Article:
Morgan Stanley's research estimates the cost of satellite production to reduce from $500m to $500,000 in the coming years. If this was successfully achieved by the competing free-market R&D machinery of space tech companies then it would massively subsidise launches in the future, which means proliferation of space tech's demand to a great extent. Therefore, it makes sense for investors to get in at the bottom of these immensely potential growth cycles. 

In fact, one of the investors called Speciale Invest (invested in Agnikul and Astrogate) also goes so far as to say that most of its investee partners are either fetching revenues already or are heading towards revenue generation soon, well within the first two years of their investment.

 

The Legal Greys of Space

One of the things investors used to detest in private space investments (and perhaps still do) is the indemnity and accountability for the activities of their investees to, from and on the way to outer space.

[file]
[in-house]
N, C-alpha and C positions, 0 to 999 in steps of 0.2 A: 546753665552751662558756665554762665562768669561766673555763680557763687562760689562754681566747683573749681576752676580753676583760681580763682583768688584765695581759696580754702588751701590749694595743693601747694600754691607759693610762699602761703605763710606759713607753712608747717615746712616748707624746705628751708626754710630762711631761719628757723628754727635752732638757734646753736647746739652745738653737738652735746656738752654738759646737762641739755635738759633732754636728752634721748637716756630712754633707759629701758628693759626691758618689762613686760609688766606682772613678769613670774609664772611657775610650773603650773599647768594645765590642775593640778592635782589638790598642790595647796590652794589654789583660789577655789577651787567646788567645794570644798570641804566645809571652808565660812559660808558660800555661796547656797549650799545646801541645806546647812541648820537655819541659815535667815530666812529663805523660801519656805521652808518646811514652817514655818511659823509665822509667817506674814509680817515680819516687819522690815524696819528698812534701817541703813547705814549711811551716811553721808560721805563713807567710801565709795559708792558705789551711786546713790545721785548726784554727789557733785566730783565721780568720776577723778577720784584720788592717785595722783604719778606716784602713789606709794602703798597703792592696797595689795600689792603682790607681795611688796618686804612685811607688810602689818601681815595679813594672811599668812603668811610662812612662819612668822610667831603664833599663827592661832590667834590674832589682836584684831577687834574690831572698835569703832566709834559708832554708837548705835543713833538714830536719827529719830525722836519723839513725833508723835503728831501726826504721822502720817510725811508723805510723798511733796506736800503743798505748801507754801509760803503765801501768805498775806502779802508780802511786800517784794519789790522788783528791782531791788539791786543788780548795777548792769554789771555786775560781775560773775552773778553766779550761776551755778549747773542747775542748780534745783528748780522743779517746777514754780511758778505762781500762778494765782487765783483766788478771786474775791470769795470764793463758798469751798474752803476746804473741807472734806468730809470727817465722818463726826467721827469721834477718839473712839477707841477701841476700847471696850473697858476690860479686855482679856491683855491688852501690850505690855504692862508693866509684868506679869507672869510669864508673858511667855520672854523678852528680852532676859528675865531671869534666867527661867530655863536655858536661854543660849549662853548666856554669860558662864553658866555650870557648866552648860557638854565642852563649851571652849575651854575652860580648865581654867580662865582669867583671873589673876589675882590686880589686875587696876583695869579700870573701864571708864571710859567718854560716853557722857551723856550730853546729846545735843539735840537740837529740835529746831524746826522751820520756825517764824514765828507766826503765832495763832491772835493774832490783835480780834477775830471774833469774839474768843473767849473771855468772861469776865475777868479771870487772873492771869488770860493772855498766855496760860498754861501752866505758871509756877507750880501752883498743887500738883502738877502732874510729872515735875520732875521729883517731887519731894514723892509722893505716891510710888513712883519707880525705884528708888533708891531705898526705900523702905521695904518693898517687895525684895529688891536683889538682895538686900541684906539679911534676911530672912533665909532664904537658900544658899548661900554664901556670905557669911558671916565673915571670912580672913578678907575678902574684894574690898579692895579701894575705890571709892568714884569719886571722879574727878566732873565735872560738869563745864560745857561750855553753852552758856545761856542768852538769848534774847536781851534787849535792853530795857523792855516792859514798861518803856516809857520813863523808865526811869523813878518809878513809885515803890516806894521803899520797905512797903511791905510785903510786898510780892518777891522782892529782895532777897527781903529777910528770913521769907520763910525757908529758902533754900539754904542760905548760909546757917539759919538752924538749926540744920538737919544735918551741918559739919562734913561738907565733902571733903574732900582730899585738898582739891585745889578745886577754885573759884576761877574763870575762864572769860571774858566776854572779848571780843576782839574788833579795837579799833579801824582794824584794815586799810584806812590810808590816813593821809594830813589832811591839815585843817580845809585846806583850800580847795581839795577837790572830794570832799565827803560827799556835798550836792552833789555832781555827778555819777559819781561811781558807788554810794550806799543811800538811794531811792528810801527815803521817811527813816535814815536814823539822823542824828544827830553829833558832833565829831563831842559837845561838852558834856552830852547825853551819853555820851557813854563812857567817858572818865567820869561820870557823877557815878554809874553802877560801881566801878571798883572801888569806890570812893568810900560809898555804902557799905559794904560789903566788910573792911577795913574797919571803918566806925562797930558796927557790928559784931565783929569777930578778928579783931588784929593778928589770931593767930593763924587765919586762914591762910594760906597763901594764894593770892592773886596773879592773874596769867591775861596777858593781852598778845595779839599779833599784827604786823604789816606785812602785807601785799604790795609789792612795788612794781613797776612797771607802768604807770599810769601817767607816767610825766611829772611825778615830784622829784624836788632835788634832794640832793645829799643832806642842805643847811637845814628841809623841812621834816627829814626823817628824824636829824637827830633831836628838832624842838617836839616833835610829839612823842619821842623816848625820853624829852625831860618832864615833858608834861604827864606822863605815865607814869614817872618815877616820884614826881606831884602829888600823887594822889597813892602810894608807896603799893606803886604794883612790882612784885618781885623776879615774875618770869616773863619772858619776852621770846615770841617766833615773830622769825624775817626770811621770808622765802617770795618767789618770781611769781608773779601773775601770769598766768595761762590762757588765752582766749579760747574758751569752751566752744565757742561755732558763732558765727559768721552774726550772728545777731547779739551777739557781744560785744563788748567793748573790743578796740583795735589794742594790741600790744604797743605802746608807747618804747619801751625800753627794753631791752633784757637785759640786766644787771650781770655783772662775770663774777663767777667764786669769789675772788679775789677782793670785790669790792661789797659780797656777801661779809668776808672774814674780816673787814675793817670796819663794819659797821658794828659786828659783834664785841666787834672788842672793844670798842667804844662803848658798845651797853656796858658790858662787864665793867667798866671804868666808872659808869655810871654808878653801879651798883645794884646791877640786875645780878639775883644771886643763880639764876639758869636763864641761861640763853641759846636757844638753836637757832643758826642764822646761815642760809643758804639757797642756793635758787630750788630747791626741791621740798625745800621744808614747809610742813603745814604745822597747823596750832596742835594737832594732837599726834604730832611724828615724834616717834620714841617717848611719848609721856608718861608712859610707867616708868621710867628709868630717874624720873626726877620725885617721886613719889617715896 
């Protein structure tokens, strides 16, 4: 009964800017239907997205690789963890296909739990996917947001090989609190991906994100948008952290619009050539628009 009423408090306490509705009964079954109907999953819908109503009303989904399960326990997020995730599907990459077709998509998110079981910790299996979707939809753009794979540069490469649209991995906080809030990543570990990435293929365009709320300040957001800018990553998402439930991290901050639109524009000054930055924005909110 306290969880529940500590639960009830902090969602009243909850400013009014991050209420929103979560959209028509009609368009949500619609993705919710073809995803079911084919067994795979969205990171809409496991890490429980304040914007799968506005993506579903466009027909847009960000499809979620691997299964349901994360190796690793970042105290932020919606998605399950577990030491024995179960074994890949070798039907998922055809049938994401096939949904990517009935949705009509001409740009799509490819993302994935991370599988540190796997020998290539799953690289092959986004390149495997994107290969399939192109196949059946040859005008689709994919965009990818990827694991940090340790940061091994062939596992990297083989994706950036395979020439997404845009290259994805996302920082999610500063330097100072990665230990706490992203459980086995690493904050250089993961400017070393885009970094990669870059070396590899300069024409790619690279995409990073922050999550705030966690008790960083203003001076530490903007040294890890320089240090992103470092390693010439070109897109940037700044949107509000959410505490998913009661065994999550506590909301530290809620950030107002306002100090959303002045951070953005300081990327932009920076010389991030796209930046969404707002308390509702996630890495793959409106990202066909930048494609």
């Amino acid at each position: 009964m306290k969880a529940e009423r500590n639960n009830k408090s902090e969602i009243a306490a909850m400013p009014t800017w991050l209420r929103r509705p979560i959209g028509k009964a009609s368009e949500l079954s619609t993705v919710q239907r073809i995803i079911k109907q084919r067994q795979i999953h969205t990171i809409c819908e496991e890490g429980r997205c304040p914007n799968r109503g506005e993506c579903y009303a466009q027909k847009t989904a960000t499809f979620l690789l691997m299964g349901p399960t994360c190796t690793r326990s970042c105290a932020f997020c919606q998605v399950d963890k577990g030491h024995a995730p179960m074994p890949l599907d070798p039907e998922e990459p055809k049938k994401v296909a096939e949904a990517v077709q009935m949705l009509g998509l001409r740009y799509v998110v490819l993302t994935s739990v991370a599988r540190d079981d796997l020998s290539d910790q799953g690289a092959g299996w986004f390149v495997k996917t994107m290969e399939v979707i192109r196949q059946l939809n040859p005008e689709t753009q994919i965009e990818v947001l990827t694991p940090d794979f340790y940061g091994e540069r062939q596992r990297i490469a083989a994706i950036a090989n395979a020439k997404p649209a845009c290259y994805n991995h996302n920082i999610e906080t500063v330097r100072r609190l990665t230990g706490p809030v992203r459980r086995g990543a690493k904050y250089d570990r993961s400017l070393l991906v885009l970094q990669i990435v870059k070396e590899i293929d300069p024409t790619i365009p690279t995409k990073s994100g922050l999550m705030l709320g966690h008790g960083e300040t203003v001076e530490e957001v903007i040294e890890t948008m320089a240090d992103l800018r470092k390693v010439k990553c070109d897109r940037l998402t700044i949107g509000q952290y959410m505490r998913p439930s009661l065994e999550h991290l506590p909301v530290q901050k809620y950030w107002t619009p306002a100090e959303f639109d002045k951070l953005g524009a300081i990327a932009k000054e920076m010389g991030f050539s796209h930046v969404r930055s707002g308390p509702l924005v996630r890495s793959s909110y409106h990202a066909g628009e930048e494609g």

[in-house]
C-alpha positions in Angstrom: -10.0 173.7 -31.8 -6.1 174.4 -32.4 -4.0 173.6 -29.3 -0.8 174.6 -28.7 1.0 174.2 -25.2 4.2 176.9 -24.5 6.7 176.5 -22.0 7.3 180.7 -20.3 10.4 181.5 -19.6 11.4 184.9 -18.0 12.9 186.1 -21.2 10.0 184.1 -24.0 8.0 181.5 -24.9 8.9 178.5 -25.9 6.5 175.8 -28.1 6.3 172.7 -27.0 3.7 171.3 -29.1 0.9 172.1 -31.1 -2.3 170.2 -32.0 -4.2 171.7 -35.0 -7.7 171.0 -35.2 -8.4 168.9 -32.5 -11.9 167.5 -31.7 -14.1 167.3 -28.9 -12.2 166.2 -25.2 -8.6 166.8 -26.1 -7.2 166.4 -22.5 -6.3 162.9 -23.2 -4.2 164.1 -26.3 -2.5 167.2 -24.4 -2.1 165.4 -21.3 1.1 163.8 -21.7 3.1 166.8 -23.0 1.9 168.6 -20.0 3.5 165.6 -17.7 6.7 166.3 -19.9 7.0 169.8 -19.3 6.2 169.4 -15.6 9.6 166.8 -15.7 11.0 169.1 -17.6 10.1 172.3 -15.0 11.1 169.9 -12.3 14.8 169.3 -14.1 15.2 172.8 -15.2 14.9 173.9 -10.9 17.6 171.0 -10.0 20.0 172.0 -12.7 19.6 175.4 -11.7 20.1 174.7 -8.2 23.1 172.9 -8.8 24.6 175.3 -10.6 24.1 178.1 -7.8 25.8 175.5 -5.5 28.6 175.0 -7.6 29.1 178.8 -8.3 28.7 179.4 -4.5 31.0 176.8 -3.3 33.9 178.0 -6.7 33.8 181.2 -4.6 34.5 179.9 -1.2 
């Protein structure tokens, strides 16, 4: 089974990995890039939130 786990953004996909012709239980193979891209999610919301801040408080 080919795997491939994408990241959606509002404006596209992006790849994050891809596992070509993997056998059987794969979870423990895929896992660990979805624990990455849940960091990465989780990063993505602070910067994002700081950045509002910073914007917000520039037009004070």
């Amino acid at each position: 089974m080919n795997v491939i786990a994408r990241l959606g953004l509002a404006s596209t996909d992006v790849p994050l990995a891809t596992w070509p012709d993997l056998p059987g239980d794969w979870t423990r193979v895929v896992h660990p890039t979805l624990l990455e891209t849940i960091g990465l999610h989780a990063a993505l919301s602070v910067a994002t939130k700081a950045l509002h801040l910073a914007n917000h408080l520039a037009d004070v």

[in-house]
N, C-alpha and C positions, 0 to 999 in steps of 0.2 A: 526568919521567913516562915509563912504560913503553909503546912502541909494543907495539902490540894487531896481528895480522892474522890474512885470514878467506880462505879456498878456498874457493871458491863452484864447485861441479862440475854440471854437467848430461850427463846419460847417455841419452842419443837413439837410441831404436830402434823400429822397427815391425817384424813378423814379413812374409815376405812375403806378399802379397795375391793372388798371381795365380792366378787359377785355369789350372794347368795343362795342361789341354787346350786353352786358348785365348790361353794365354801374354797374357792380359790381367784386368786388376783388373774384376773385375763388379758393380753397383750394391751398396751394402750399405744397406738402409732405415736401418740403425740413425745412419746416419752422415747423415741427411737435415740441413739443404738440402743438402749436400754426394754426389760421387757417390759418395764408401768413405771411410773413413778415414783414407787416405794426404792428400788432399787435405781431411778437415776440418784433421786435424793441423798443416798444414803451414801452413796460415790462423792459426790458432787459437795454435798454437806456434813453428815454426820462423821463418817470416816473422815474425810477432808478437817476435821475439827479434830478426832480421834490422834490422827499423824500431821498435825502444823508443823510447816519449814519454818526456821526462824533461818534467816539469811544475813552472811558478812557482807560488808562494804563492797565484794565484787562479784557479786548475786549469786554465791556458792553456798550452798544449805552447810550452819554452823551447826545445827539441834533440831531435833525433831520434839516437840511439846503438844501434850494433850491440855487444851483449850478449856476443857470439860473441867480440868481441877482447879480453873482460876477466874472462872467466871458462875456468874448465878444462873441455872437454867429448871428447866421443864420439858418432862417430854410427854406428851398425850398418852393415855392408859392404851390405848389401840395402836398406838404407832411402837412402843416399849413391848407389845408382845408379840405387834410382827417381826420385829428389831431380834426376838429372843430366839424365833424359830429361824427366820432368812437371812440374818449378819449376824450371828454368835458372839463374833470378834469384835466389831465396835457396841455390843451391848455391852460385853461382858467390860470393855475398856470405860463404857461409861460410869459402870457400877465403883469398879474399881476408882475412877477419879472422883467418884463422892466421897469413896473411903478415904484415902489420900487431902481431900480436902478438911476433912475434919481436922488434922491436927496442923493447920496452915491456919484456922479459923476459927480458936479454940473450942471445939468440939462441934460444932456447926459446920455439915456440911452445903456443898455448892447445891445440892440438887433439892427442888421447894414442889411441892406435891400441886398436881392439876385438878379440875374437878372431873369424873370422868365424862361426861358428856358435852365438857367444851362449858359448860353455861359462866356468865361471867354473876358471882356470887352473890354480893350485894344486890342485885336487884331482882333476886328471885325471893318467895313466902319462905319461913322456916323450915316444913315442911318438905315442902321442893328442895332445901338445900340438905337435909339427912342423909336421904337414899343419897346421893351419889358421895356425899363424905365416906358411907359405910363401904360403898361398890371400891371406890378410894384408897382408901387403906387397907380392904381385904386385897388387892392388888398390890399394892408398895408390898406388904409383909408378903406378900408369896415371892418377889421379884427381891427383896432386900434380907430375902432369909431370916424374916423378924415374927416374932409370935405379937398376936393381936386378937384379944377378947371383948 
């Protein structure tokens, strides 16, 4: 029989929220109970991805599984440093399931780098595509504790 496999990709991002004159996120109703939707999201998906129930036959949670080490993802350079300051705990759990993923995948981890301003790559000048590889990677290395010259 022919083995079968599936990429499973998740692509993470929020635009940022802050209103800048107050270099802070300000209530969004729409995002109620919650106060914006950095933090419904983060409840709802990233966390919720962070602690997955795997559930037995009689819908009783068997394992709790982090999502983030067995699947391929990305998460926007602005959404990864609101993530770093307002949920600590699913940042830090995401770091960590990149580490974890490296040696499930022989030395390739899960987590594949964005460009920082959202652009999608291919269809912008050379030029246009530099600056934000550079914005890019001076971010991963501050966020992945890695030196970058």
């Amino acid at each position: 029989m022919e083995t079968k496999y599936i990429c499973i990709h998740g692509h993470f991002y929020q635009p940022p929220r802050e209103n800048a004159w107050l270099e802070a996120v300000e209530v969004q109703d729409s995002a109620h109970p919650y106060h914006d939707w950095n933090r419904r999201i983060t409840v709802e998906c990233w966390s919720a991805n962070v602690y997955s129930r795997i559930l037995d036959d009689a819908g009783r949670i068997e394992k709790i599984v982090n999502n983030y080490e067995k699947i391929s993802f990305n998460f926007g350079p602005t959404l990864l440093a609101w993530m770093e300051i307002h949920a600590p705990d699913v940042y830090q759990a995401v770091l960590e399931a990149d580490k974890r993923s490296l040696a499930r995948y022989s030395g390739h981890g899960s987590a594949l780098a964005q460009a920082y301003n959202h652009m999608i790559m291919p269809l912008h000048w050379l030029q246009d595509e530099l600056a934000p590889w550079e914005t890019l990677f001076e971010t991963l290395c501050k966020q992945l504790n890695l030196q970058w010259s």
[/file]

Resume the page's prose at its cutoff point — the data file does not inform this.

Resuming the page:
If the world has learnt anything from incidents like Operation Morning Light, SkyLab and the recent crash of a Chinese rocket into the Indian Ocean, it is that space exploration is a risky gambit. 

As per the terms of the Outer Space Treaty and the Liability Convention, the two most important umbrella Conventions on international space regulation, national governments are solely accountable for all consequential damages borne out of space-faring explorations. But these agreements are relics of a bygone Cold War-era where space exploration was limited to a handful of sovereign space organisations. With increasing private play in the space sector today, their applicability stands moot. 

So does this mean neither private nor the government is liable for these damages? 

Not exactly.